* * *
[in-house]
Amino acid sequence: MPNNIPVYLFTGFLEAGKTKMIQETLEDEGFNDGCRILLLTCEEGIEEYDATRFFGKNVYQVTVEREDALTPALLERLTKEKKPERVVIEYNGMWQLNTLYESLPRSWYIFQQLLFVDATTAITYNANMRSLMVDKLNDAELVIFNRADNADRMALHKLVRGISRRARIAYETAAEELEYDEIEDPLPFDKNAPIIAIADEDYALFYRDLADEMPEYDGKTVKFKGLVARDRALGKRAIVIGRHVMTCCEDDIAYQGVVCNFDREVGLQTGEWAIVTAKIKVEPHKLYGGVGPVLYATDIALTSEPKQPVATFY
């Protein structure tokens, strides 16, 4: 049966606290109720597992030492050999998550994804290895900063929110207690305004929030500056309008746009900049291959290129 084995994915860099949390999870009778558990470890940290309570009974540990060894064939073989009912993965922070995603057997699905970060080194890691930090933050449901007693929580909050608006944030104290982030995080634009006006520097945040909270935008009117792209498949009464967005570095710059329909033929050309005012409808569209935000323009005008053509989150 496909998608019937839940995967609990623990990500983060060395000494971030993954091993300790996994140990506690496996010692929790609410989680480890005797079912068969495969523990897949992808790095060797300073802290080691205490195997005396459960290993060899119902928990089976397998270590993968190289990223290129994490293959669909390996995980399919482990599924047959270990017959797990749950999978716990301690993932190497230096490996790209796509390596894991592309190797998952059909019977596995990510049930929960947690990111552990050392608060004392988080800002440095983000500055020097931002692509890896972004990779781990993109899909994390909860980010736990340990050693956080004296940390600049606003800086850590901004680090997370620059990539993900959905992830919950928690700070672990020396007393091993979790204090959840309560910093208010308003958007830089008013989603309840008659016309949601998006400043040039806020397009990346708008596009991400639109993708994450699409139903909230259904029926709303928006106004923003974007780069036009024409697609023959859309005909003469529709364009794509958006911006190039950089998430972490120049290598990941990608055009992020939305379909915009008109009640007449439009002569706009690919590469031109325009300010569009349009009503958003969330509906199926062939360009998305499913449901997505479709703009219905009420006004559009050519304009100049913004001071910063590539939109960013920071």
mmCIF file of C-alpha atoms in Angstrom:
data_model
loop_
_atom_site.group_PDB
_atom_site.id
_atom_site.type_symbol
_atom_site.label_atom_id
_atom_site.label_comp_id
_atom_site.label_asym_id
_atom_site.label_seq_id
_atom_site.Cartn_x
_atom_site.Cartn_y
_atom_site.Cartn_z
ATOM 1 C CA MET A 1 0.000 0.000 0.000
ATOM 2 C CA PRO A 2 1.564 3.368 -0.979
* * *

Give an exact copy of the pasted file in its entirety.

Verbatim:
[in-house]
Amino acid sequence: MPNNIPVYLFTGFLEAGKTKMIQETLEDEGFNDGCRILLLTCEEGIEEYDATRFFGKNVYQVTVEREDALTPALLERLTKEKKPERVVIEYNGMWQLNTLYESLPRSWYIFQQLLFVDATTAITYNANMRSLMVDKLNDAELVIFNRADNADRMALHKLVRGISRRARIAYETAAEELEYDEIEDPLPFDKNAPIIAIADEDYALFYRDLADEMPEYDGKTVKFKGLVARDRALGKRAIVIGRHVMTCCEDDIAYQGVVCNFDREVGLQTGEWAIVTAKIKVEPHKLYGGVGPVLYATDIALTSEPKQPVATFY
């Protein structure tokens, strides 16, 4: 049966606290109720597992030492050999998550994804290895900063929110207690305004929030500056309008746009900049291959290129 084995994915860099949390999870009778558990470890940290309570009974540990060894064939073989009912993965922070995603057997699905970060080194890691930090933050449901007693929580909050608006944030104290982030995080634009006006520097945040909270935008009117792209498949009464967005570095710059329909033929050309005012409808569209935000323009005008053509989150 496909998608019937839940995967609990623990990500983060060395000494971030993954091993300790996994140990506690496996010692929790609410989680480890005797079912068969495969523990897949992808790095060797300073802290080691205490195997005396459960290993060899119902928990089976397998270590993968190289990223290129994490293959669909390996995980399919482990599924047959270990017959797990749950999978716990301690993932190497230096490996790209796509390596894991592309190797998952059909019977596995990510049930929960947690990111552990050392608060004392988080800002440095983000500055020097931002692509890896972004990779781990993109899909994390909860980010736990340990050693956080004296940390600049606003800086850590901004680090997370620059990539993900959905992830919950928690700070672990020396007393091993979790204090959840309560910093208010308003958007830089008013989603309840008659016309949601998006400043040039806020397009990346708008596009991400639109993708994450699409139903909230259904029926709303928006106004923003974007780069036009024409697609023959859309005909003469529709364009794509958006911006190039950089998430972490120049290598990941990608055009992020939305379909915009008109009640007449439009002569706009690919590469031109325009300010569009349009009503958003969330509906199926062939360009998305499913449901997505479709703009219905009420006004559009050519304009100049913004001071910063590539939109960013920071």
mmCIF file of C-alpha atoms in Angstrom:
data_model
loop_
_atom_site.group_PDB
_atom_site.id
_atom_site.type_symbol
_atom_site.label_atom_id
_atom_site.label_comp_id
_atom_site.label_asym_id
_atom_site.label_seq_id
_atom_site.Cartn_x
_atom_site.Cartn_y
_atom_site.Cartn_z
ATOM 1 C CA MET A 1 0.000 0.000 0.000
ATOM 2 C CA PRO A 2 1.564 3.368 -0.979